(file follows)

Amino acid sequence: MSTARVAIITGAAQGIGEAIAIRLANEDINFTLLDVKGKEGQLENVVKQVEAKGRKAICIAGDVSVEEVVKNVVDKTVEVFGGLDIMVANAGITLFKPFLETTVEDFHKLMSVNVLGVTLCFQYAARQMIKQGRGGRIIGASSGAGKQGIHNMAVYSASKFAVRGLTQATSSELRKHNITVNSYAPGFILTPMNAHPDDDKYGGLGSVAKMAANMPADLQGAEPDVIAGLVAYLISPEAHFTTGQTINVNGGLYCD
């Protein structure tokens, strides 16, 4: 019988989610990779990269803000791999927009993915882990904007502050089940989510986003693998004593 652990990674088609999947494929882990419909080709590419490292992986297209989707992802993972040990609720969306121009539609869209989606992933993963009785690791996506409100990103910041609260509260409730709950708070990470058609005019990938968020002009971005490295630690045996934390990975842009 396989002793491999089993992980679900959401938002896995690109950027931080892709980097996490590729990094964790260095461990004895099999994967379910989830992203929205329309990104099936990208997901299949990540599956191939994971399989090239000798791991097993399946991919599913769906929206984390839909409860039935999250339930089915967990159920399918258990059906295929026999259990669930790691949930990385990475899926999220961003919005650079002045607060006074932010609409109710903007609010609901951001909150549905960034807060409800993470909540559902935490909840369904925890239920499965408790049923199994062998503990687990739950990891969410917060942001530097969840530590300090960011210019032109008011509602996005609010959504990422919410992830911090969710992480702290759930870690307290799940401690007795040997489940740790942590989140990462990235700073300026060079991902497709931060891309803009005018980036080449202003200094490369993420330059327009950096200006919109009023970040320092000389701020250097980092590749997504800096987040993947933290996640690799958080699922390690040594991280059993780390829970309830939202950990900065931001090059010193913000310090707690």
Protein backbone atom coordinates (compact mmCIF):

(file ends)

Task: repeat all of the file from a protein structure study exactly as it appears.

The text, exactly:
Amino acid sequence: MSTARVAIITGAAQGIGEAIAIRLANEDINFTLLDVKGKEGQLENVVKQVEAKGRKAICIAGDVSVEEVVKNVVDKTVEVFGGLDIMVANAGITLFKPFLETTVEDFHKLMSVNVLGVTLCFQYAARQMIKQGRGGRIIGASSGAGKQGIHNMAVYSASKFAVRGLTQATSSELRKHNITVNSYAPGFILTPMNAHPDDDKYGGLGSVAKMAANMPADLQGAEPDVIAGLVAYLISPEAHFTTGQTINVNGGLYCD
């Protein structure tokens, strides 16, 4: 019988989610990779990269803000791999927009993915882990904007502050089940989510986003693998004593 652990990674088609999947494929882990419909080709590419490292992986297209989707992802993972040990609720969306121009539609869209989606992933993963009785690791996506409100990103910041609260509260409730709950708070990470058609005019990938968020002009971005490295630690045996934390990975842009 396989002793491999089993992980679900959401938002896995690109950027931080892709980097996490590729990094964790260095461990004895099999994967379910989830992203929205329309990104099936990208997901299949990540599956191939994971399989090239000798791991097993399946991919599913769906929206984390839909409860039935999250339930089915967990159920399918258990059906295929026999259990669930790691949930990385990475899926999220961003919005650079002045607060006074932010609409109710903007609010609901951001909150549905960034807060409800993470909540559902935490909840369904925890239920499965408790049923199994062998503990687990739950990891969410917060942001530097969840530590300090960011210019032109008011509602996005609010959504990422919410992830911090969710992480702290759930870690307290799940401690007795040997489940740790942590989140990462990235700073300026060079991902497709931060891309803009005018980036080449202003200094490369993420330059327009950096200006919109009023970040320092000389701020250097980092590749997504800096987040993947933290996640690799958080699922390690040594991280059993780390829970309830939202950990900065931001090059010193913000310090707690």
Protein backbone atom coordinates (compact mmCIF):